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How I Learned that Crazy is a Good Thing!

Our vocabulary word today is “crazy.”

Detail from LancasterHistory.org Crazy Quilt

“Crazy” in quilting lingo means decorative, fancy, unstructured, frugal, meaningful, and unique, according to the West Virginia Extension Office.

If that’s crazy, then I’m in!

Photo of my first crazy quilt block

Quite the Trend

A crazy quilt is technically a quilt put together haphazardly with pieces added on a foundation fabric, free from strict geometry and conventions. It was quite a trend in the quilting world from the 1880s to the 1920s. The Victorians termed these quilts “crazy”  because the patchwork associated with these quilts looked like the cracked or “crazed” surface of ceramic pottery that was popular in the Victorian era. Quite modern! Most crazy quilts were dark and rich in color palette.

After the crazy quilt blocks were assembled, the early crazy quilters often added embroidery, applique, paintings, and beads, often referencing animals and flowers, and interestingly, a spider in its web was a good luck sign for the quilter. Flies and butterflies were also often included.  

I decided recently to make a crazy block from my Spoonflower fabric swatches—I found instructions in Fresh from the Clothesline by Darlene Zimmerman.

Most Important Lesson from Crazy Quilting

I learned an important lesson in this little project. Because you are sewing everything to a foundation, allowing odd corners requiring two edges to be stitched down is a bad idea. Once you sew a new piece to one edge, right sides together, you’re locked out of the other.

In this video of my crazy block assembly, I hit one of those corners and decided to rip out and replace one of the previous bits. A Victorian would have done it differently.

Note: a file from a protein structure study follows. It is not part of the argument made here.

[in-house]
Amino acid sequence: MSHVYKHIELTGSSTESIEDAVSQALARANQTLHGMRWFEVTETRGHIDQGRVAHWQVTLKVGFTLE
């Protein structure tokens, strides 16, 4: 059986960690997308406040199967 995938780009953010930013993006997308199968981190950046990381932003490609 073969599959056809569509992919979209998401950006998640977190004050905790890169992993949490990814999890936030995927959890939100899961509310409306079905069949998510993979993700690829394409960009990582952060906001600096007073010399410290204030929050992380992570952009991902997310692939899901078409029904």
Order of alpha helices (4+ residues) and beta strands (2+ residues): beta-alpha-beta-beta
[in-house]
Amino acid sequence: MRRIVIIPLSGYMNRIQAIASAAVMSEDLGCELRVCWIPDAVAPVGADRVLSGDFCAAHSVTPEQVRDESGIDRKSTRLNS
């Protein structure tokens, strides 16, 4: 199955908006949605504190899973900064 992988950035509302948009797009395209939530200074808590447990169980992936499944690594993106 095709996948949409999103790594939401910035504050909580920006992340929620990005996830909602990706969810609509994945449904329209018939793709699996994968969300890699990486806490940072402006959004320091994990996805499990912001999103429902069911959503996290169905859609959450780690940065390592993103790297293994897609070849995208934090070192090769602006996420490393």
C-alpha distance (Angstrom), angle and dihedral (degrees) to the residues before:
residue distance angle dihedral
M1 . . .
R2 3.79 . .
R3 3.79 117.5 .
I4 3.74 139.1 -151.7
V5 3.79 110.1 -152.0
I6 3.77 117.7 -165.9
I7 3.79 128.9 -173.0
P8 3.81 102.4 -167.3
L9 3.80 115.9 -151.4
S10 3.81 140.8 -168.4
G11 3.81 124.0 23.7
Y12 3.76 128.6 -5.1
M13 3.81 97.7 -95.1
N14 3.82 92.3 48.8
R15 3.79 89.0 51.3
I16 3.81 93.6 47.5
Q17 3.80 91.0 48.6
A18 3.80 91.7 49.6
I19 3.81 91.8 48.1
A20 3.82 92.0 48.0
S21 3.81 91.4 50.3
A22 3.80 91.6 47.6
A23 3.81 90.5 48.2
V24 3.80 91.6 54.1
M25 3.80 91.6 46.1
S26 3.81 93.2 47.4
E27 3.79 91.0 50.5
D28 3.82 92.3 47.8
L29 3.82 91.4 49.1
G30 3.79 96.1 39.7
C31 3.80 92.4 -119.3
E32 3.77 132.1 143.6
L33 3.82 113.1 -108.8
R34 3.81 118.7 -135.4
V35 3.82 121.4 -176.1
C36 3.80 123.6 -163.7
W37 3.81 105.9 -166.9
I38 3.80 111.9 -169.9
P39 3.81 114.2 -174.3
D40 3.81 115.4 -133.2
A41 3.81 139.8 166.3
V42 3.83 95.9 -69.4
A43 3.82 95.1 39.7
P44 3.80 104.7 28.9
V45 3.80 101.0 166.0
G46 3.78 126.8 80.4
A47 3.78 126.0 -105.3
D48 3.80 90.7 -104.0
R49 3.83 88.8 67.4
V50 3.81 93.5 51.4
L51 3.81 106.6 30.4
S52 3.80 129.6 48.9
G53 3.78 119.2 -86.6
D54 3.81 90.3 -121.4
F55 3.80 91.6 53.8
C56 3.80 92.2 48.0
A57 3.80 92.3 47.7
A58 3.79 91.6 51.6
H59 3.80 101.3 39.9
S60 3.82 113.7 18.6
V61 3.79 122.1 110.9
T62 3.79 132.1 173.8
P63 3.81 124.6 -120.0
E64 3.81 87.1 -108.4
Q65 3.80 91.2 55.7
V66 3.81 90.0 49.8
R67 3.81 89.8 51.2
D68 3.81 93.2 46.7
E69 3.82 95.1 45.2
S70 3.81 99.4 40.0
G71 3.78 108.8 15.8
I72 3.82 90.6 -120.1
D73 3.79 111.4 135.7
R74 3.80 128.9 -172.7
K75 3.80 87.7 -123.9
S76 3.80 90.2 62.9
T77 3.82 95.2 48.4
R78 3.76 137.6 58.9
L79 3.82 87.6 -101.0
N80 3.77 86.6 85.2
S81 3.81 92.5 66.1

This is a quick video on the procedure I took for making a simple, crazy quilt block from my stash of Spoonflower test swatches. If you are a surface pattern designer, you may have similar stacks of swatches.

I learned from eminent British quilter Tracey Pereira that folding under and topstitching a seam is allowable in this quilt genre. She said the Victorians did it all the time. That would have been much easier than ripping a seam.

Glass is Gorgeous, But Fabric is Friendlier

So, onto the glass. Here are some of my crazy-like stained glass panels. Glass artists don’t use the word crazy like this, but maybe we could start. One can have a lot of fun improvising stained glass panels in the spirit of decorative, fancy, unstructured, frugal, meaningful, and unique.

I will say that being crazy in quilting is much easier than being crazy in glass. Hard, unforgiving glass is more tedious to piece as each section has to be cut and ground for a precise fit. And you will start to go insane unless you make paper templates. Internal angles aren’t possible in glass since when you “cut” glass, you essentially break it along a controlled score. Once the break line starts, it continues.

Since glass is not destined to cover a bed, one can contain an abstract glass composition within a rectangle or choose a more organic frame.

How would embroidery and other embellishments translate to a glass block? That’s fuel for a future article, but for now, we can see that unconventional and delightfully nongeometric craft projects are fun for quilters and glass artists alike.

This is the second in a series of articles titled Stained Glass as an Other Language (SGOL) that discusses the overlap in the vocabulary and grammar of various arts and crafts with the craft of stained glass.

If you are interested in hearing more on the topic of stained glass, stay tuned for more SGOL articles.

Interested in how watercolor techniques translate to glass? Check out this SGOL article.

My newsletter, Patterned Visions, addresses cross-craft theories in action and how-to guides for stained glass artists. You can get Patterned Visions delivered to your inbox by filling in the fields below.

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